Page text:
St. Jude: A patron saint for impossible situations

St. Jude as the patron saint of the impossible is an American phenomenon. In Europe, Catholics in desperate straits pray to St. Rita of Cascia. How St. Jude came to be associated with impossible cases is impossible to pin down, but we do know how devotion to St. Jude first spread in the United States.

In the 1920s the Claretian Fathers staffed Our Lady of Guadalupe Parish on the South Side of Chicago. The neighborhood was surrounded by steel mills where many of the parishioners worked. In the late 1920s, the mills started laying off workers. Jobs were scarce, unemployment insurance did not exist yet, and soon Father James Tort, the pastor of Our Lady of Guadalupe, began to see many of his parishioners standing in the breadlines.

Father Tort had a deep devotion to St. Jude, a saint who at the time was not widely revered in the Catholic world. At first he prayed to his favorite saint in private, but as conditions for his unemployed parishioners worsened, Father Tort announced a public novena to St. Jude scheduled to begin Feb. 17, 1929. So many parishioners attended that first novena that Father Tort repeated it again and again. On the saint's feast day, Oct. 28, the parish concluded a solemn novena to St. Jude. The church was packed, and loudspeakers broadcast the service to the crowd of 1,000 who stood outside.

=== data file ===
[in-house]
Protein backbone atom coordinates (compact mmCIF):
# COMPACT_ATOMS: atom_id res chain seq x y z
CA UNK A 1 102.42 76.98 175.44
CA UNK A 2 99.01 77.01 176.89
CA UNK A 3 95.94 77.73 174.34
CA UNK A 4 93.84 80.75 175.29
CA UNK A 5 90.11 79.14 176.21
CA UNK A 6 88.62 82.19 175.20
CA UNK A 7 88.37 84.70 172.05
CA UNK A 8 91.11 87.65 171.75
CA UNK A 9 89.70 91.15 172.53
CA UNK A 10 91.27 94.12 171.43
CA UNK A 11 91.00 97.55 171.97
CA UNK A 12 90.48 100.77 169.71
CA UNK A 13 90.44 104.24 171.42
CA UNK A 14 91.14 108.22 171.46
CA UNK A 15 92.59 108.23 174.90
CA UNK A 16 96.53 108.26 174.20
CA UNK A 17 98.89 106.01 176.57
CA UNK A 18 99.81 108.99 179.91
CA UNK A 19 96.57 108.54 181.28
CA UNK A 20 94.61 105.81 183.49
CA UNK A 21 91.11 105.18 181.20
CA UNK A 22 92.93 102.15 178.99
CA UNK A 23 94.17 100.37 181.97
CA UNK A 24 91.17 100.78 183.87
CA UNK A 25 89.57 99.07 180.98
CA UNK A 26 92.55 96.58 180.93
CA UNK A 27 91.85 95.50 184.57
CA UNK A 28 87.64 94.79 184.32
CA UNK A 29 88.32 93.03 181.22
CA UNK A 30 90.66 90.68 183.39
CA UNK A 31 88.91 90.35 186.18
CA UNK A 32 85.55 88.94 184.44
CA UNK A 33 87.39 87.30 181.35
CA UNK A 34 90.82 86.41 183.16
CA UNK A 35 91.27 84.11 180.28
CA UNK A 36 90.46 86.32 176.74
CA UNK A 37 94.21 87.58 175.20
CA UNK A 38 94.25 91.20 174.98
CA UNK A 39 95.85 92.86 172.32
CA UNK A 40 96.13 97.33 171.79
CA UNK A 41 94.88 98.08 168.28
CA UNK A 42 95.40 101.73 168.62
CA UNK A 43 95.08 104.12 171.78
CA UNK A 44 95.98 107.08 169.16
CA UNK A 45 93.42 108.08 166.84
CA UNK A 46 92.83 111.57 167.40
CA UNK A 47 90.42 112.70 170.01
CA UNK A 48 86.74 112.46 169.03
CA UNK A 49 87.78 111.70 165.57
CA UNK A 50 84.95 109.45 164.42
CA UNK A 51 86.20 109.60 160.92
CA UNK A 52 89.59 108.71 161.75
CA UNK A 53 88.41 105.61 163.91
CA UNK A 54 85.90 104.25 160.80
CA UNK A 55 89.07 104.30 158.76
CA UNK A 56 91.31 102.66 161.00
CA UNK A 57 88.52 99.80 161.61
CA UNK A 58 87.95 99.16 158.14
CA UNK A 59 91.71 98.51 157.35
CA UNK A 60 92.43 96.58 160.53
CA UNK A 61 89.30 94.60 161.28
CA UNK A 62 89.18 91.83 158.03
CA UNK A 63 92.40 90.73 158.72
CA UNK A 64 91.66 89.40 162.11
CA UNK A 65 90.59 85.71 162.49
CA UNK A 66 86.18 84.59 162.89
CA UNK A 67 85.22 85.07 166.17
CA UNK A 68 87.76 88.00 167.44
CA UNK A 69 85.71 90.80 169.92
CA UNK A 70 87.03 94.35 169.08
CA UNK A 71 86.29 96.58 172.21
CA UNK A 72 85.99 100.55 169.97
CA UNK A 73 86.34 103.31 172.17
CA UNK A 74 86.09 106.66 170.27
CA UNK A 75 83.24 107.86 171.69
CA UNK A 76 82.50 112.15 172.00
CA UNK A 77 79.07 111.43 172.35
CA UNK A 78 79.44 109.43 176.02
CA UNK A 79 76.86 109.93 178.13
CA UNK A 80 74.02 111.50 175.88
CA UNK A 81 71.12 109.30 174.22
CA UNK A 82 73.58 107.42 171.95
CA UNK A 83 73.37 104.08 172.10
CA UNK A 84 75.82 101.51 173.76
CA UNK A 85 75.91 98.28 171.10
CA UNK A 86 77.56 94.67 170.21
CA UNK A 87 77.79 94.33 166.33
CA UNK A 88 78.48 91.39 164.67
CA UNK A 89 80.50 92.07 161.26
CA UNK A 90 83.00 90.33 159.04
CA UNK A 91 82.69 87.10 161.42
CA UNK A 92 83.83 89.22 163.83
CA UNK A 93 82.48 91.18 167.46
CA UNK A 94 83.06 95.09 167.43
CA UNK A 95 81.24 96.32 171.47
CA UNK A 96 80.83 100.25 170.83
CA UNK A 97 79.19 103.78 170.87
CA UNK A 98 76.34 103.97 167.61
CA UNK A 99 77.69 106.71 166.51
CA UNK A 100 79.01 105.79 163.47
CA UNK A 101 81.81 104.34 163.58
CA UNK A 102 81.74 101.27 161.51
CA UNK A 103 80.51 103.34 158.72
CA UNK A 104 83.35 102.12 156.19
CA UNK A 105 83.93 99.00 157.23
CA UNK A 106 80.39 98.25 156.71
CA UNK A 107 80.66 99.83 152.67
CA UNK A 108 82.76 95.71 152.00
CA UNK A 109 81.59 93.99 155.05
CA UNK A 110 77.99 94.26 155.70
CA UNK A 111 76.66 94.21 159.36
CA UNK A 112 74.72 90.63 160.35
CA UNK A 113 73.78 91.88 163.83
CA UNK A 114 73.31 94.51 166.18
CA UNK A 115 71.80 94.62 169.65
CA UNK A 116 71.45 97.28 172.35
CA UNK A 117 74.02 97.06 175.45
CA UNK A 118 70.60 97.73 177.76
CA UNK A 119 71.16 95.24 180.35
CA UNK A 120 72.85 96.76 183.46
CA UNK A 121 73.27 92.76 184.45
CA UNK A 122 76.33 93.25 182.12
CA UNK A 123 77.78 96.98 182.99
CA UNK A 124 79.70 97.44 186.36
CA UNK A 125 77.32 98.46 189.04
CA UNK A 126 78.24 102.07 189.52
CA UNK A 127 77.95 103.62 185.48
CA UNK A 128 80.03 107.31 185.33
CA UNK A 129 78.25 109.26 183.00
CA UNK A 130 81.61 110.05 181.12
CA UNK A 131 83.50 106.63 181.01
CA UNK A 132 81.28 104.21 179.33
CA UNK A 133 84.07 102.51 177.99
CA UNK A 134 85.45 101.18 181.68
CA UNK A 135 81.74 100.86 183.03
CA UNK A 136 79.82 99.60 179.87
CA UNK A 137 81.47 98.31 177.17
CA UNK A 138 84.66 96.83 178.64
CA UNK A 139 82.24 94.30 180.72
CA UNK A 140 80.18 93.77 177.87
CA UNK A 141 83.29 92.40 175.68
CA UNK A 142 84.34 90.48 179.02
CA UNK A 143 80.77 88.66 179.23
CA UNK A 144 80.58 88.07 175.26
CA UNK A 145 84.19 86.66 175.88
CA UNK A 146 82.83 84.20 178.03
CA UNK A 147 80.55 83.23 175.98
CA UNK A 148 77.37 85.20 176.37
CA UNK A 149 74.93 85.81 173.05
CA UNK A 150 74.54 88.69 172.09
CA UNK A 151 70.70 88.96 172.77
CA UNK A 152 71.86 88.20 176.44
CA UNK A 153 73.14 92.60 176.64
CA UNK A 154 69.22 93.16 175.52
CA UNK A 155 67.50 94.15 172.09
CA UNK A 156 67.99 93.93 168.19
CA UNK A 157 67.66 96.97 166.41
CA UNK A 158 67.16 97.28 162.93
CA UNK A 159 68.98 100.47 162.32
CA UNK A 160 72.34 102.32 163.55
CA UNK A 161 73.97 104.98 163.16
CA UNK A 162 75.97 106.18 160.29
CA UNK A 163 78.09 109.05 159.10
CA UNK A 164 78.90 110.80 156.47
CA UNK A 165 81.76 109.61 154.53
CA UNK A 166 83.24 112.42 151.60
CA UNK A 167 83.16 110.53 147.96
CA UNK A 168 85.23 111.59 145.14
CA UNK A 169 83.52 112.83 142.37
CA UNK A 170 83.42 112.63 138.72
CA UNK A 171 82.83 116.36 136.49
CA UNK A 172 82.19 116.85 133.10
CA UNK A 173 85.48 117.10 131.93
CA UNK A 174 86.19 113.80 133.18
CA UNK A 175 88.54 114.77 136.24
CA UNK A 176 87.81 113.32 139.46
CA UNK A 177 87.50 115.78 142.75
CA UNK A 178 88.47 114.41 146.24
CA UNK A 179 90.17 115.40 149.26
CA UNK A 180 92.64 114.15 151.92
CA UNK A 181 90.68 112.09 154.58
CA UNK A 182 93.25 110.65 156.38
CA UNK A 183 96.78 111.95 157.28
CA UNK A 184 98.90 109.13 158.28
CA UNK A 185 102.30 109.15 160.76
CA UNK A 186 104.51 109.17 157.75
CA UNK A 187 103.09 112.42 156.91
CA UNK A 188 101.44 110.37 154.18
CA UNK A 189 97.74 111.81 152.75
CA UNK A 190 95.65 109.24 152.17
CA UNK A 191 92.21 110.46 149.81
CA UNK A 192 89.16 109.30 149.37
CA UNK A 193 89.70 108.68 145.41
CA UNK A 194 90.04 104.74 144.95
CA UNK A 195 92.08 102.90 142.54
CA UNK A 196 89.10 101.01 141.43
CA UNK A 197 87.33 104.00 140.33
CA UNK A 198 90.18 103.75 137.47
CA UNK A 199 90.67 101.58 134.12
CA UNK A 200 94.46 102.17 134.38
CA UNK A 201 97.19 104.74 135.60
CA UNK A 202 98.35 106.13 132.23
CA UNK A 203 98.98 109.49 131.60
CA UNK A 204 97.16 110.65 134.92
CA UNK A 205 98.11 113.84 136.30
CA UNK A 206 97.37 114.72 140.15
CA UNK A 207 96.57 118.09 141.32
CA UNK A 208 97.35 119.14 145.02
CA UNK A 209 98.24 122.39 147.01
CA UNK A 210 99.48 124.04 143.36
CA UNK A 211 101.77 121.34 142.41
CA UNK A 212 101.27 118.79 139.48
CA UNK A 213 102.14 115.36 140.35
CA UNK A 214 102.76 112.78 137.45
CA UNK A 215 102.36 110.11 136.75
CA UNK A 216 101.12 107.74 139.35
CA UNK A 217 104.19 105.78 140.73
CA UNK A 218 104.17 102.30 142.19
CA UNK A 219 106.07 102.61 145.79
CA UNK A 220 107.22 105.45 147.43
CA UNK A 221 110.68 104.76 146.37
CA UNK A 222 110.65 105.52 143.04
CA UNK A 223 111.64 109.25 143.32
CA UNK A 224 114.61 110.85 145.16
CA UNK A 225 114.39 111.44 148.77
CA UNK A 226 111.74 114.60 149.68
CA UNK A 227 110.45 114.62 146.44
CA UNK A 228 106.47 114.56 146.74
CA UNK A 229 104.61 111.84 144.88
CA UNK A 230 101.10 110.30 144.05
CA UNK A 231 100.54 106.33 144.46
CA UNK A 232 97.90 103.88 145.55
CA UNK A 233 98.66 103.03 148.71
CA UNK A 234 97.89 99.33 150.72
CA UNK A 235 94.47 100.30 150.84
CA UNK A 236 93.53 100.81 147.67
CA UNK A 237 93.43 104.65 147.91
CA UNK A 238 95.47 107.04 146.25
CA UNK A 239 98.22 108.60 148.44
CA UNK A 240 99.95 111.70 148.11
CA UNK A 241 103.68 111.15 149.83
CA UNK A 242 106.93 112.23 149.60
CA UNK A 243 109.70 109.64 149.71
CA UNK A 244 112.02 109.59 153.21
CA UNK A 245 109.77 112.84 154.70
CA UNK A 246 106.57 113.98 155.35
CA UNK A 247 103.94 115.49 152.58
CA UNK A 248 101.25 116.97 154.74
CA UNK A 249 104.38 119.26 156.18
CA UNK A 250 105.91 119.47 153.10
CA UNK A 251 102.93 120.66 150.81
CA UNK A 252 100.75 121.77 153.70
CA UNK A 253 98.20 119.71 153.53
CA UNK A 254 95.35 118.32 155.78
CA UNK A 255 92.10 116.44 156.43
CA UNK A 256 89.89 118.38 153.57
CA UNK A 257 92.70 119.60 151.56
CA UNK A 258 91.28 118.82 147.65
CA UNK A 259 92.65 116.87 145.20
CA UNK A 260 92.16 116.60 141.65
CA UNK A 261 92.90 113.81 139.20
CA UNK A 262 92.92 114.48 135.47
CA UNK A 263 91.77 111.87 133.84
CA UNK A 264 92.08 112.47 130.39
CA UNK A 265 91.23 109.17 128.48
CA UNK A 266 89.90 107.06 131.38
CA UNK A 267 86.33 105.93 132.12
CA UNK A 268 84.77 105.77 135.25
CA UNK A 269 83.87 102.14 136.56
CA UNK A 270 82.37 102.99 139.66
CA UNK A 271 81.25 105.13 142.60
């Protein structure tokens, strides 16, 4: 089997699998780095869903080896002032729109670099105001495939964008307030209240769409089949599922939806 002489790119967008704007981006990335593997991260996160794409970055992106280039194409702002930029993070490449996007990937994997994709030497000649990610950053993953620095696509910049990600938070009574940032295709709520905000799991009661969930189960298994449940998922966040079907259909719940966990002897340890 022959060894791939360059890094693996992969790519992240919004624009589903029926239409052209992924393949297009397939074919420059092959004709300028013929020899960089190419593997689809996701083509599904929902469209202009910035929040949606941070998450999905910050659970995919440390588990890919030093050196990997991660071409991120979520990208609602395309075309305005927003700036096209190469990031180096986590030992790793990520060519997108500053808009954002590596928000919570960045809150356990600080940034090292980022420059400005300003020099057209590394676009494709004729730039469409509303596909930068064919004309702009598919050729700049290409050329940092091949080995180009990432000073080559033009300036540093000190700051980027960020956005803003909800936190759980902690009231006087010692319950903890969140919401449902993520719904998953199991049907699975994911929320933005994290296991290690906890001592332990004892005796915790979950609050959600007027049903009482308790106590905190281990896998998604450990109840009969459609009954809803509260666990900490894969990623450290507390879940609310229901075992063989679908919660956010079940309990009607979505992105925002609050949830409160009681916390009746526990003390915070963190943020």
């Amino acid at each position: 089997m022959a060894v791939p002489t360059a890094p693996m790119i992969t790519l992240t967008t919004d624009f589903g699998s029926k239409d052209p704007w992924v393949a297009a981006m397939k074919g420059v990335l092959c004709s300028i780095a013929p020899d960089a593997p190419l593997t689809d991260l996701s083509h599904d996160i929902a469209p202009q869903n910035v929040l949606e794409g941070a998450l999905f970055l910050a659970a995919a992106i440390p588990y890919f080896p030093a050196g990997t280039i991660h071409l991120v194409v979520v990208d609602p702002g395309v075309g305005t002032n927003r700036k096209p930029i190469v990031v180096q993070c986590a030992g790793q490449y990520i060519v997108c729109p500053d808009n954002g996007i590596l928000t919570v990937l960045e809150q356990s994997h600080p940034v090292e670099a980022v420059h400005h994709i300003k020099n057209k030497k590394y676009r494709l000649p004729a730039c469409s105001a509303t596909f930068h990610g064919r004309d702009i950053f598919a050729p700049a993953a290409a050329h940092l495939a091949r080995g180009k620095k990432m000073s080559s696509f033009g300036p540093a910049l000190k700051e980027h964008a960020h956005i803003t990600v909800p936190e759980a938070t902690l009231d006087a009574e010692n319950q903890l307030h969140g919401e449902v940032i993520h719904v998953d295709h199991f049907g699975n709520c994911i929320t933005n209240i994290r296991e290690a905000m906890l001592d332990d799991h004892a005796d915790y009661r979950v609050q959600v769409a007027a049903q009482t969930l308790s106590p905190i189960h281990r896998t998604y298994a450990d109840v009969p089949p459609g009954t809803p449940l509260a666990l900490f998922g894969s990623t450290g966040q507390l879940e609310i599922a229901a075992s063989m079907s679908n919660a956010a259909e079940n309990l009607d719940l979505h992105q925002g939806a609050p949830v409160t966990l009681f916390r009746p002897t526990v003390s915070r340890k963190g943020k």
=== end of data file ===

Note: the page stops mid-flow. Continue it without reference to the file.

The next day the stock market crashed, a catastrophe that made the St. Jude novena a regular part of parish life at Our Lady of Guadalupe. As stories of answered prayers spread to other Chicago churches, and then across the country, other parishes began novenas to St. Jude. During the Depression and World War II, and every day since, the priests and people of Our Lady of Guadalupe have gathered to ask St. Jude to help them in every temporal and spiritual necessity. Today Our Lady of Guadalupe is recognized as the National Shrine of St. Jude, and every day the mail brings stories from grateful people who testify that St. Jude helped them at the moment when they had despaired of finding any help.

Who was St. Jude? St. Luke's Gospel tells us that he was the brother of the apostle St. James the Less, and that they were related to Our Lord. One of the New Testament epistles is attributed to St. Jude. Tradition says that St. Jude and his fellow apostle St. Simon carried the Gospel to Persia where both were martyred. St. Simon was sawn in half; St. Jude was beaten to death with a club.

In art, St. Jude is almost always shown wearing or holding a medal bearing the image of a man. It refers to the ancient legend of Abgar, king of Edessa who sent a letter to Jesus asking Him to come heal him of leprosy; Our Lord wrote back that He could not come himself, but he would send one of His apostles. To console the king, Jesus took a cloth and pressed it to His face. When He removed it, a perfect portrait of Christ was imprinted on the fabric. After the Ascension, St. Jude took this portrait of Christ to Edessa and healed Abgar. The miraculous image of Our Lord's face on a cloth has evolved into the portrait medallion that appears in almost every picture and statue of St. Jude.

Craughwell is the author of This Saint Will Change Your Life (Quirk, 2012) and St. Peter's Bones: How the Relics of the First Pope Were Lost and Found … Then Lost and Found Again (Image Books, 2014).

© Arlington Catholic Herald 2015